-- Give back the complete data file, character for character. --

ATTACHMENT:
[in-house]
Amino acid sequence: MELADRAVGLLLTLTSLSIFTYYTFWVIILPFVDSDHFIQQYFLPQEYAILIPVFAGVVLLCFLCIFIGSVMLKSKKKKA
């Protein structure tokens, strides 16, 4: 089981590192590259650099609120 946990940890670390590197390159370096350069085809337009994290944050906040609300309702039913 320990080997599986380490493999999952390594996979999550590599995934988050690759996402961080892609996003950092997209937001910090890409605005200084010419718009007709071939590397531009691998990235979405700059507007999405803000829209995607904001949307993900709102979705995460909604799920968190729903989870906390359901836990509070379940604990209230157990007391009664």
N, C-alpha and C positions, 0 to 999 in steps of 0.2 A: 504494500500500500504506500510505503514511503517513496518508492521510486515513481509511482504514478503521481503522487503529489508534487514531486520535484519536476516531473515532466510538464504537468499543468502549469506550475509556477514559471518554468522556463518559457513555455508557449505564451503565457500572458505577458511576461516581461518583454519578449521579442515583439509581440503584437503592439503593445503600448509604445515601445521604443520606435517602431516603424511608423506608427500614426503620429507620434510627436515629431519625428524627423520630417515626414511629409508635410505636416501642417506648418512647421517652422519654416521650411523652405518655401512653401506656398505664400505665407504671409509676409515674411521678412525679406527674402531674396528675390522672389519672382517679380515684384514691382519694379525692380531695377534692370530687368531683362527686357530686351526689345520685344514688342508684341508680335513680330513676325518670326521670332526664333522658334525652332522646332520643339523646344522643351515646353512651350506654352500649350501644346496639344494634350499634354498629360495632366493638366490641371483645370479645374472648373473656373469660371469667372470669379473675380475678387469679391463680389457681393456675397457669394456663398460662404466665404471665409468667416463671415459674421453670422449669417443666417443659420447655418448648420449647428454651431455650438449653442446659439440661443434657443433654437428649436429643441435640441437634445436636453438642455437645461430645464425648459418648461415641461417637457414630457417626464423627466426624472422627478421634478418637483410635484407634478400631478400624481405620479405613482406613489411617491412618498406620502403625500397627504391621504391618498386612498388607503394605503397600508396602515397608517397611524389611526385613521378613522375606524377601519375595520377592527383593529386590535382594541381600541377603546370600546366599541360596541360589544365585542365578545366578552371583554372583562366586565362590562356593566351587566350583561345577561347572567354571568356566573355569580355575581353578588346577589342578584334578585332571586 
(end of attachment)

[in-house]
Amino acid sequence: MELADRAVGLLLTLTSLSIFTYYTFWVIILPFVDSDHFIQQYFLPQEYAILIPVFAGVVLLCFLCIFIGSVMLKSKKKKA
């Protein structure tokens, strides 16, 4: 089981590192590259650099609120 946990940890670390590197390159370096350069085809337009994290944050906040609300309702039913 320990080997599986380490493999999952390594996979999550590599995934988050690759996402961080892609996003950092997209937001910090890409605005200084010419718009007709071939590397531009691998990235979405700059507007999405803000829209995607904001949307993900709102979705995460909604799920968190729903989870906390359901836990509070379940604990209230157990007391009664």
N, C-alpha and C positions, 0 to 999 in steps of 0.2 A: 504494500500500500504506500510505503514511503517513496518508492521510486515513481509511482504514478503521481503522487503529489508534487514531486520535484519536476516531473515532466510538464504537468499543468502549469506550475509556477514559471518554468522556463518559457513555455508557449505564451503565457500572458505577458511576461516581461518583454519578449521579442515583439509581440503584437503592439503593445503600448509604445515601445521604443520606435517602431516603424511608423506608427500614426503620429507620434510627436515629431519625428524627423520630417515626414511629409508635410505636416501642417506648418512647421517652422519654416521650411523652405518655401512653401506656398505664400505665407504671409509676409515674411521678412525679406527674402531674396528675390522672389519672382517679380515684384514691382519694379525692380531695377534692370530687368531683362527686357530686351526689345520685344514688342508684341508680335513680330513676325518670326521670332526664333522658334525652332522646332520643339523646344522643351515646353512651350506654352500649350501644346496639344494634350499634354498629360495632366493638366490641371483645370479645374472648373473656373469660371469667372470669379473675380475678387469679391463680389457681393456675397457669394456663398460662404466665404471665409468667416463671415459674421453670422449669417443666417443659420447655418448648420449647428454651431455650438449653442446659439440661443434657443433654437428649436429643441435640441437634445436636453438642455437645461430645464425648459418648461415641461417637457414630457417626464423627466426624472422627478421634478418637483410635484407634478400631478400624481405620479405613482406613489411617491412618498406620502403625500397627504391621504391618498386612498388607503394605503397600508396602515397608517397611524389611526385613521378613522375606524377601519375595520377592527383593529386590535382594541381600541377603546370600546366599541360596541360589544365585542365578545366578552371583554372583562366586565362590562356593566351587566350583561345577561347572567354571568356566573355569580355575581353578588346577589342578584334578585332571586 